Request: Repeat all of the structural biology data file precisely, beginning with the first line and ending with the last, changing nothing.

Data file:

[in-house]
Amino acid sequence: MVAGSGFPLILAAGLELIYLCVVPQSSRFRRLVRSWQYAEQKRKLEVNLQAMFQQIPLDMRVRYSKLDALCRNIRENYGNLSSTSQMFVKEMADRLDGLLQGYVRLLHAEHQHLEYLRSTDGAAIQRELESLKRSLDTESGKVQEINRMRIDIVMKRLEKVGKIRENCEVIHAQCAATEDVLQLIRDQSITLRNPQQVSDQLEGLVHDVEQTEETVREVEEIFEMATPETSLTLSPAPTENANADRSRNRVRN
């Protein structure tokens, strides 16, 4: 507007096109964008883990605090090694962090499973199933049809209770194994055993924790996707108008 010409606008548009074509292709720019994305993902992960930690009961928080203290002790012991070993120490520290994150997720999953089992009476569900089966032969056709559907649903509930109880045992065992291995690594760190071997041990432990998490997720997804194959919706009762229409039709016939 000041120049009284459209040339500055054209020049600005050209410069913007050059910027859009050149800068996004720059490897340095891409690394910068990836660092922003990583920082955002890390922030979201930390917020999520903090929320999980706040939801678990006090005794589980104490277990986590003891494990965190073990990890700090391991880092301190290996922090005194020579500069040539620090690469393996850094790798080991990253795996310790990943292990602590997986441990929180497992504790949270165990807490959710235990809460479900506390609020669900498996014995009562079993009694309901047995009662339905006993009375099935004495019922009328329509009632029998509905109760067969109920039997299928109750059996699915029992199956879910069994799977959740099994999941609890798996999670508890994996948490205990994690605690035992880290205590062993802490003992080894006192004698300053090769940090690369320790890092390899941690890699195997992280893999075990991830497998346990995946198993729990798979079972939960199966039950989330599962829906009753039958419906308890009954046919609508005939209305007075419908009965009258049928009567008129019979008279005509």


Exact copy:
[in-house]
Amino acid sequence: MVAGSGFPLILAAGLELIYLCVVPQSSRFRRLVRSWQYAEQKRKLEVNLQAMFQQIPLDMRVRYSKLDALCRNIRENYGNLSSTSQMFVKEMADRLDGLLQGYVRLLHAEHQHLEYLRSTDGAAIQRELESLKRSLDTESGKVQEINRMRIDIVMKRLEKVGKIRENCEVIHAQCAATEDVLQLIRDQSITLRNPQQVSDQLEGLVHDVEQTEETVREVEEIFEMATPETSLTLSPAPTENANADRSRNRVRN
């Protein structure tokens, strides 16, 4: 507007096109964008883990605090090694962090499973199933049809209770194994055993924790996707108008 010409606008548009074509292709720019994305993902992960930690009961928080203290002790012991070993120490520290994150997720999953089992009476569900089966032969056709559907649903509930109880045992065992291995690594760190071997041990432990998490997720997804194959919706009762229409039709016939 000041120049009284459209040339500055054209020049600005050209410069913007050059910027859009050149800068996004720059490897340095891409690394910068990836660092922003990583920082955002890390922030979201930390917020999520903090929320999980706040939801678990006090005794589980104490277990986590003891494990965190073990990890700090391991880092301190290996922090005194020579500069040539620090690469393996850094790798080991990253795996310790990943292990602590997986441990929180497992504790949270165990807490959710235990809460479900506390609020669900498996014995009562079993009694309901047995009662339905006993009375099935004495019922009328329509009632029998509905109760067969109920039997299928109750059996699915029992199956879910069994799977959740099994999941609890798996999670508890994996948490205990994690605690035992880290205590062993802490003992080894006192004698300053090769940090690369320790890092390899941690890699195997992280893999075990991830497998346990995946198993729990798979079972939960199966039950989330599962829906009753039958419906308890009954046919609508005939209305007075419908009965009258049928009567008129019979008279005509």